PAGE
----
THERE is nothing like a little bit of luxury to make you realise how lucky you are.

Yet to listen to the growing number of people who moan about things that really aren’t worth moaning about, and who, despite having far more to be thankful for than the vast majority of people in the world, give the impression they will never actually be satisfied with anything.

So this week I am going to tell you about our hot tub, and why it is one of the best things we have ever bought.

All our lives we have worked hard and saved, and we still don’t have expensive tastes or waste money, yet we still felt a bit guilty when we fired up the hot tub for the first time, a few weeks ago.

I hesitate to mention it because I don’t want anybody to think we are materialistic or have expensive tastes, or are frivolous with our money, especially when you don’t necessarily have to travel far to find people whose lives are much more of a struggle.

Actually, ours is the much cheaper inflatable type of hot tub, compared with the flashy, rigid kind that costs at least 10 times as much, even before you have hired the crane to lift it in over your roof.

Our excuse for buying it was that, at our age, anything that helps soothe our ageing bodies is an investment.

But there’s much more to it than that.

We had no idea how much we would actually use it, fearing it would be a fad or become a white elephant, and it didn’t seem such a good idea when the water turned green by the end of the first week.

However, after upping the chlorine tablets usage, which now keeps it clear, we have a dip most evenings when it isn’t raining.

The benefits and attractions are multiple, from the obvious, which is helping you unwind from the stresses of the day, to the entertainment provided by Alfie, our cat, who is so excited to find us in the garden in the dark that he never fails to leave the cosiness of indoors behind, in favour of joining us.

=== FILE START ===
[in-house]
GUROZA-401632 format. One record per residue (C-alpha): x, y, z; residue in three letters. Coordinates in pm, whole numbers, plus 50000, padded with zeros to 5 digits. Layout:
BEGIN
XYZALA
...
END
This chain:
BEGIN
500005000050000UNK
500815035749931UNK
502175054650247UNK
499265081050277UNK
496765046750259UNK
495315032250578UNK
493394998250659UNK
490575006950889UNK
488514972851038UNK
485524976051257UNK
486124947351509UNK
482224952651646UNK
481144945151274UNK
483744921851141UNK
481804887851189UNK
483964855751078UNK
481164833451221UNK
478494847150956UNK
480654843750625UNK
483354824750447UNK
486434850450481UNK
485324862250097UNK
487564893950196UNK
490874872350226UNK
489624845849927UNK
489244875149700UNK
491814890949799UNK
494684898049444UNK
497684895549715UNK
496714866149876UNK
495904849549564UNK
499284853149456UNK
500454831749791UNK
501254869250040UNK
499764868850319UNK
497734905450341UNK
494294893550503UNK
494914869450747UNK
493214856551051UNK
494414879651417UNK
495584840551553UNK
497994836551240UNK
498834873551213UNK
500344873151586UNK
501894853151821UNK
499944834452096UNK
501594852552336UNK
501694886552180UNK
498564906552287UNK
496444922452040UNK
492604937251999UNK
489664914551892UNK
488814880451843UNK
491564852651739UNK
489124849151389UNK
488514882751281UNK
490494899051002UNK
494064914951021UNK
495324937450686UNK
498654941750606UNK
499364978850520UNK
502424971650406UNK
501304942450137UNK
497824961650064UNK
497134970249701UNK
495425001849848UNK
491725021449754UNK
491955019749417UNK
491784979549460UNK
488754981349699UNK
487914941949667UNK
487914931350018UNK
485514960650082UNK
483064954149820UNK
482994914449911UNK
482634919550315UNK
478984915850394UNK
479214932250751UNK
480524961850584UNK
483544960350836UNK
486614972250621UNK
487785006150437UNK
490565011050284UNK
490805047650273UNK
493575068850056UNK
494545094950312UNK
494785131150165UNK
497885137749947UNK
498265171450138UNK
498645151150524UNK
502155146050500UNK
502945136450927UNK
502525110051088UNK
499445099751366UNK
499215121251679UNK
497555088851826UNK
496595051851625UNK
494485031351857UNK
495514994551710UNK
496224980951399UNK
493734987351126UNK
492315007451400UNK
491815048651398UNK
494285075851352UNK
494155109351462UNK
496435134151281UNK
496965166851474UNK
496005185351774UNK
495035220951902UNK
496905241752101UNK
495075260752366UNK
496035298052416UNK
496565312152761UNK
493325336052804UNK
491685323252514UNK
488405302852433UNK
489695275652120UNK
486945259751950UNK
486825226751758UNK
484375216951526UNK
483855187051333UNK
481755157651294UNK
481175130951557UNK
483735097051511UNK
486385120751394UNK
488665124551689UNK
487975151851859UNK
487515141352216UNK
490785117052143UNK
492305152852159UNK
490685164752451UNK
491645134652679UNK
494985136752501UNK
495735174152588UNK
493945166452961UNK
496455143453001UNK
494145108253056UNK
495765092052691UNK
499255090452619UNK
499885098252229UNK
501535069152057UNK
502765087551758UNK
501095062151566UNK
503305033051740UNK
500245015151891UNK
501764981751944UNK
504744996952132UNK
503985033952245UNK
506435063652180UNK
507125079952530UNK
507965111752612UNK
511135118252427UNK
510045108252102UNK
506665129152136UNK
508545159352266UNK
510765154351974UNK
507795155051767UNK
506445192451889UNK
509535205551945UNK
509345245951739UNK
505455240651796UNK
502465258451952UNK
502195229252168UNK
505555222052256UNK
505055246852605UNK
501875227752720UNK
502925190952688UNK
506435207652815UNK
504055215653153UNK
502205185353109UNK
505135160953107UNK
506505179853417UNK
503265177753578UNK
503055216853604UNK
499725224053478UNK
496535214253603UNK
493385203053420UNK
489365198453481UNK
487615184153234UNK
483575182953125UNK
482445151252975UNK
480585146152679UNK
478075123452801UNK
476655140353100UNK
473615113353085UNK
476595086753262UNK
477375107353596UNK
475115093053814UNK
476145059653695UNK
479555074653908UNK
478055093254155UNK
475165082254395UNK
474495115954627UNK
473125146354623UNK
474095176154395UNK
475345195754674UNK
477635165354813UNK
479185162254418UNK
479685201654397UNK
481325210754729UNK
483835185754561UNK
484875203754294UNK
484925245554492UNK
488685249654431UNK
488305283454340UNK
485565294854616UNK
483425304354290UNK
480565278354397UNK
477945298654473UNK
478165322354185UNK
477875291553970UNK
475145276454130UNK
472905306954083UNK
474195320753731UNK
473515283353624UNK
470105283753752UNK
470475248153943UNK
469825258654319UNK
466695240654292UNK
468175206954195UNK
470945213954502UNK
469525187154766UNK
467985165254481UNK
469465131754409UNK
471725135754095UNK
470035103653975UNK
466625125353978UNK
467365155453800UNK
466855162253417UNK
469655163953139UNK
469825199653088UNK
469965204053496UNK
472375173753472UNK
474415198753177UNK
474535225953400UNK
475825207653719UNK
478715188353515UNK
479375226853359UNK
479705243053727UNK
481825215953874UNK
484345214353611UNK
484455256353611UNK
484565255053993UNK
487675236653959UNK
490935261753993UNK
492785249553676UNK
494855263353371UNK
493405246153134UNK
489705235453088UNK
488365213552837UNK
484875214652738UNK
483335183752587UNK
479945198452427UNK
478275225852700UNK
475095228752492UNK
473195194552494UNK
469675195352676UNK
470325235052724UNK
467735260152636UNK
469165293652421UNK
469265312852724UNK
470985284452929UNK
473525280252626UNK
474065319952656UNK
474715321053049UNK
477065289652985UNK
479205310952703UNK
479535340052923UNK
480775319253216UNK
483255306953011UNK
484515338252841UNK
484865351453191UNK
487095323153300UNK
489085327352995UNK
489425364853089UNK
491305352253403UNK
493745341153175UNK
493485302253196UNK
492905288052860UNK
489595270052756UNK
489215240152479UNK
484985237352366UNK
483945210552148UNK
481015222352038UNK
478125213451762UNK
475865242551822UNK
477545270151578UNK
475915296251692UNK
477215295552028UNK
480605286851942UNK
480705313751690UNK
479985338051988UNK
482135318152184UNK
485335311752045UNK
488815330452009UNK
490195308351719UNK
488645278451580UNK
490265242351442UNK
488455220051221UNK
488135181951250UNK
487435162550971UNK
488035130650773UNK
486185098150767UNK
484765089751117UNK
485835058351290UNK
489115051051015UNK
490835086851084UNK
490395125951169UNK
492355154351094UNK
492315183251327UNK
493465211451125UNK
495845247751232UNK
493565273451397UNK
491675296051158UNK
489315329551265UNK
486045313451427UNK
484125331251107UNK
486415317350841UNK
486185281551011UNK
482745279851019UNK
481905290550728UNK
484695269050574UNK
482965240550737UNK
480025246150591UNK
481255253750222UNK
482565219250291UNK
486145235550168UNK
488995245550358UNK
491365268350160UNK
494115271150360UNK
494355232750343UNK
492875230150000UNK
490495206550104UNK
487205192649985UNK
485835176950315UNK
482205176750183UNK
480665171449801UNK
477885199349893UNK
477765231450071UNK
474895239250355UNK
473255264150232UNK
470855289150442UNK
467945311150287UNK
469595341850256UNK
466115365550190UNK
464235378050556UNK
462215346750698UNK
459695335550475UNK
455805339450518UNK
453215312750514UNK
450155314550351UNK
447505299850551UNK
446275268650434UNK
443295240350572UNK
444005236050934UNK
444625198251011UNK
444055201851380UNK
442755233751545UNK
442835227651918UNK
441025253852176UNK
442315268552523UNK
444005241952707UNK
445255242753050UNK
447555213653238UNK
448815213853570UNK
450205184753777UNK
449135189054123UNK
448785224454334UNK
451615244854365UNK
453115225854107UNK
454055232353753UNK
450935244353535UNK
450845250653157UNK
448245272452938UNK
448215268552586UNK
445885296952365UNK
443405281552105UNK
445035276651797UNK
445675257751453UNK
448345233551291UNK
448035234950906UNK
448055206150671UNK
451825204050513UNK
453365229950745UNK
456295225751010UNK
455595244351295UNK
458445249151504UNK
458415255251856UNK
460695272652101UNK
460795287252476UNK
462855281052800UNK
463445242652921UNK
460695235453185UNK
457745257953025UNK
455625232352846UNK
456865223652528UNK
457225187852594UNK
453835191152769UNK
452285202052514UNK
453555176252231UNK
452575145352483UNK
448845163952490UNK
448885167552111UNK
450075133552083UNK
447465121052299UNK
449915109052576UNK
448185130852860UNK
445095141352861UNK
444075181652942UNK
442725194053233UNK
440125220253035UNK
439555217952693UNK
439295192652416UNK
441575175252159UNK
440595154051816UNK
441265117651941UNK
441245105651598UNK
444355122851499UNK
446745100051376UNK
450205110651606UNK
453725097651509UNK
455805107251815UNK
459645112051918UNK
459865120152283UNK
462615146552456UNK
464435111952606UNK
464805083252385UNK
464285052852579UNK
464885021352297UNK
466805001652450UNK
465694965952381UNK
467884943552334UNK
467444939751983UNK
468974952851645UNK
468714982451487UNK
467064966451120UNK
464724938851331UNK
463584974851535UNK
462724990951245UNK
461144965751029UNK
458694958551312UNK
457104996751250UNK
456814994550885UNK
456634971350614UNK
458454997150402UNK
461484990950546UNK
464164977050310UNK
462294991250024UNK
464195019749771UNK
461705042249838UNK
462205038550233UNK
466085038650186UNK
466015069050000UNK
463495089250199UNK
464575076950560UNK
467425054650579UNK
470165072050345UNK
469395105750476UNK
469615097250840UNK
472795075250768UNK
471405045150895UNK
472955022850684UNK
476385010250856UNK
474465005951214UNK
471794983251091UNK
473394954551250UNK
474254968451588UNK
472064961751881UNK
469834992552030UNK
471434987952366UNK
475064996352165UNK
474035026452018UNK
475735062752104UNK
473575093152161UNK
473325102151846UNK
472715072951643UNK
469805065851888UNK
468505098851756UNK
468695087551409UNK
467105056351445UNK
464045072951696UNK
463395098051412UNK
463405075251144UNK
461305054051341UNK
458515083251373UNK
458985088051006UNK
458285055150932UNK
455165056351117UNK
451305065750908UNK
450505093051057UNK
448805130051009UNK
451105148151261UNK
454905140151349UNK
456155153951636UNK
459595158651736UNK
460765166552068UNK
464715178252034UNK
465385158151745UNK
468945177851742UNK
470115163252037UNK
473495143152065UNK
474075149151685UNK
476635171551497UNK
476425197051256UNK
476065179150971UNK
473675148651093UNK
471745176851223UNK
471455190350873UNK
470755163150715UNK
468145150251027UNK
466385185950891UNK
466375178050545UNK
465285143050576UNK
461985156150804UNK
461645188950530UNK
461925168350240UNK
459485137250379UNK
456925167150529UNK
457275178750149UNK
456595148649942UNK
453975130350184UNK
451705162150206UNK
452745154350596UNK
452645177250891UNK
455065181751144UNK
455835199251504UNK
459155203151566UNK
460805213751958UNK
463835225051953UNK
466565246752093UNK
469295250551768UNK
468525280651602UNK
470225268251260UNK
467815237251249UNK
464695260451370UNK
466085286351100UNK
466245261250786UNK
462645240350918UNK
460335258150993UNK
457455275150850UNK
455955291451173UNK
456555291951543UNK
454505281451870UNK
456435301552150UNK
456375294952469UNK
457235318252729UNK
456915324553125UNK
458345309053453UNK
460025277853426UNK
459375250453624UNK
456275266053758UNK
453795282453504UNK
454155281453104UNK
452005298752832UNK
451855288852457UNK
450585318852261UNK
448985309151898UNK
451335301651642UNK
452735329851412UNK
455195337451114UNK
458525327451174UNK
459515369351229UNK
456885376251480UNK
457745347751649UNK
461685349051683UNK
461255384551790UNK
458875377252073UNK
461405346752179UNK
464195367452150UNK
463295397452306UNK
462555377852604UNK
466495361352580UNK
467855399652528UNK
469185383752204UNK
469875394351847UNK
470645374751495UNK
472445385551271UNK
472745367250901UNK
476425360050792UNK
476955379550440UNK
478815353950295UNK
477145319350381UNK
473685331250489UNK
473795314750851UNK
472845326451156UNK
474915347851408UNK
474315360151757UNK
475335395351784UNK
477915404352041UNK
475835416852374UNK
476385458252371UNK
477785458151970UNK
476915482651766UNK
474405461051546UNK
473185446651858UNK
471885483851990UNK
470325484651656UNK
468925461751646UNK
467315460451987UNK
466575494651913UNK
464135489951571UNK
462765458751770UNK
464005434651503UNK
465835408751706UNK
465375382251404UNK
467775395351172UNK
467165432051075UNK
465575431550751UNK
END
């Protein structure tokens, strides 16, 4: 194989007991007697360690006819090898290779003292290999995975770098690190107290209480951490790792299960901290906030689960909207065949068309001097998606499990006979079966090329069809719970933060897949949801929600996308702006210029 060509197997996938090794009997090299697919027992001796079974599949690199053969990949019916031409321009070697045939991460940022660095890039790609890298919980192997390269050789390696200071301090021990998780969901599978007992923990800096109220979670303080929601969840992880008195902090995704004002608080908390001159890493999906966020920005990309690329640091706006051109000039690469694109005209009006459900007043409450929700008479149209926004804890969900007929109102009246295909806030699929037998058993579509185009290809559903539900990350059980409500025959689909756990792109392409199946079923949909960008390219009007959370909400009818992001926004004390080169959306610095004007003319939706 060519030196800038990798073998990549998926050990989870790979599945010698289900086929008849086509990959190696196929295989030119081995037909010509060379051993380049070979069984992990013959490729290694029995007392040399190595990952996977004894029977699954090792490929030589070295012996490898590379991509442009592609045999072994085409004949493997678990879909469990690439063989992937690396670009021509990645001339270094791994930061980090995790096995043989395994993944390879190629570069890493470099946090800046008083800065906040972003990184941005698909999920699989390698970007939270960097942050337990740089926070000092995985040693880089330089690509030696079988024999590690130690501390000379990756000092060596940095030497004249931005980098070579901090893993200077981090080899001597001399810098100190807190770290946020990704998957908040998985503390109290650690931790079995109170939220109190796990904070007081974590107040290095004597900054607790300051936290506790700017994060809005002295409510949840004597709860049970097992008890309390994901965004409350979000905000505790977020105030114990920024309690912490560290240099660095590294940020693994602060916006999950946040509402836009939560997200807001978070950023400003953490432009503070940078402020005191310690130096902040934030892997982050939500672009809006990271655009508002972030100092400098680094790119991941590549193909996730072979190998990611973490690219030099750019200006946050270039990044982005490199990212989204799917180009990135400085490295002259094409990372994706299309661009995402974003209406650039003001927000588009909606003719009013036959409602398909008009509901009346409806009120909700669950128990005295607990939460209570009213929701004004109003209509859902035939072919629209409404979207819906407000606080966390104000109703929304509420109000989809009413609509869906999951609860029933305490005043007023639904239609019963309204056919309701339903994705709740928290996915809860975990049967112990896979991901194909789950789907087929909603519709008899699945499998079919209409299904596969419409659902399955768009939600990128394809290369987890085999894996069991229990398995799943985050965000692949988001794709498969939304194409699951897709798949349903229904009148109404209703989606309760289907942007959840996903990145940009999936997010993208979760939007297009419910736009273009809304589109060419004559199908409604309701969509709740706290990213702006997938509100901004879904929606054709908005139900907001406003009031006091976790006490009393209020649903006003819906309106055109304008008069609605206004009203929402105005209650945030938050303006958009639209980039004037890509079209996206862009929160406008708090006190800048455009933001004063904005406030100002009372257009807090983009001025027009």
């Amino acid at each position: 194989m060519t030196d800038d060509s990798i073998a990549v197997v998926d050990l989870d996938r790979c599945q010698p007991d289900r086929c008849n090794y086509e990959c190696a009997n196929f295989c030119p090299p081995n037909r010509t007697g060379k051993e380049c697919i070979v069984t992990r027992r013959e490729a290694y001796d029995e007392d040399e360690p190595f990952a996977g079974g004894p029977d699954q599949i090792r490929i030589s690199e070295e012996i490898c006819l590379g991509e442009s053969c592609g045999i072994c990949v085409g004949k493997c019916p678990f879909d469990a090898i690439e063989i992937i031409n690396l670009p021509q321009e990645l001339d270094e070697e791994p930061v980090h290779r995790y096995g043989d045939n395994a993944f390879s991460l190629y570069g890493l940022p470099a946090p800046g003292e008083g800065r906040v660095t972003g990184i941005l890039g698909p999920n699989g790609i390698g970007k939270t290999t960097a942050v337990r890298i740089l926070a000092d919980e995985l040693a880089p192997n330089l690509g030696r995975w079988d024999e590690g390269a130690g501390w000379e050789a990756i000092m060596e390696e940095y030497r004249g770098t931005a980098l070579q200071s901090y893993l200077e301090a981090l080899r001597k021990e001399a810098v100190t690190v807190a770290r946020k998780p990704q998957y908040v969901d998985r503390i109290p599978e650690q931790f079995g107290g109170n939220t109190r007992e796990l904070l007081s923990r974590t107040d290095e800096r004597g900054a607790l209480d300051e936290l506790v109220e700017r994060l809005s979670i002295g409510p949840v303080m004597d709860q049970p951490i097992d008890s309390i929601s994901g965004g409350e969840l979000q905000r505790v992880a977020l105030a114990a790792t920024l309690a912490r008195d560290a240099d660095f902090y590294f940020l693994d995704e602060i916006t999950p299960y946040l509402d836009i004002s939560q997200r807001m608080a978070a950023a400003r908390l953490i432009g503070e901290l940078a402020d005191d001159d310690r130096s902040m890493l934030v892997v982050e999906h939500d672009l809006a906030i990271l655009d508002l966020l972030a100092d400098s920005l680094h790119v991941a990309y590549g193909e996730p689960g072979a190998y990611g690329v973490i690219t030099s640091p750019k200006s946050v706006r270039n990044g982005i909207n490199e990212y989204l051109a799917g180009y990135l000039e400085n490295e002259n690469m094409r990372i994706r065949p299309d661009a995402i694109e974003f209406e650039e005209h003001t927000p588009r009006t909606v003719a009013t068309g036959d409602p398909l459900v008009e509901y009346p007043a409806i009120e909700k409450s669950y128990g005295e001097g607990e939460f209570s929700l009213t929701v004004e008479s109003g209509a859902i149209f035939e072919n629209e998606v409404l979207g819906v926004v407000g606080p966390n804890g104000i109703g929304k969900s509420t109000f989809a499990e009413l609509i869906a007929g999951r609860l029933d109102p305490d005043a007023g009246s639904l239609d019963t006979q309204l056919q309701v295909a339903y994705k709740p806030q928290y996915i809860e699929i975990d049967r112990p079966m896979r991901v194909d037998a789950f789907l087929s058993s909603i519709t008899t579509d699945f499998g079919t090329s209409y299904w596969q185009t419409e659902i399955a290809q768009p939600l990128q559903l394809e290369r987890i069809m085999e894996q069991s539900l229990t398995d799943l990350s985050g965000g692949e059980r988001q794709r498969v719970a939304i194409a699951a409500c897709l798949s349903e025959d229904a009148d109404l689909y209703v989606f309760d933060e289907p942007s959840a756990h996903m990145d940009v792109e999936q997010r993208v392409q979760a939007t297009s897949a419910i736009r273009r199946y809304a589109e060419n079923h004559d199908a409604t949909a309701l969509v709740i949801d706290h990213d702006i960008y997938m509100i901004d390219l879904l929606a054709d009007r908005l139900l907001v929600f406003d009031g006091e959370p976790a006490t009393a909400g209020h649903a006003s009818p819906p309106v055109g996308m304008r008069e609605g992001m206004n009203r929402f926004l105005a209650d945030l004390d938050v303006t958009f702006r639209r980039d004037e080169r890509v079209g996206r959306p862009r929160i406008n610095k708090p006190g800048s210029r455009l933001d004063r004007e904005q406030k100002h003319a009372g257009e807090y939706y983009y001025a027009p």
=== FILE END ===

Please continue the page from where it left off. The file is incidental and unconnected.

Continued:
Not that he gets in, of course, but he can’t resist scaling the tree next to us, or climbing across the bamboo roof of the wooden structure I built to house the hot tub.

This was originally intended to be just a gazebo, and although our son was fond of saying it looked like a bus shelter or — even worse — calling it ‘the smoking shelter’, he has been eating his words since we re-christened it our ‘spa area’.

For somebody like me, who was brought up in a council house and whose parents lived through a world war and rationing, it is understating it to call the hot tub a luxury, when actually, for the first time in our lives, we are feeling decadent.

In the grand scheme, especially compared with many people’s lifestyles, our small-scale extravagance might not seem that exciting, but nothing has ever made us think quite so much about our good fortune to live where and when we do.

Probably the best thing of all about relaxing in a hot tub is it gives you time to think, and the conclusion we come to, every night, is that, from now on, we will look at people differently.

Henceforth we will judge them according to one thing: how grateful or ungrateful they are to have been born into an age when we can have so many things that our parents could never have dreamed of.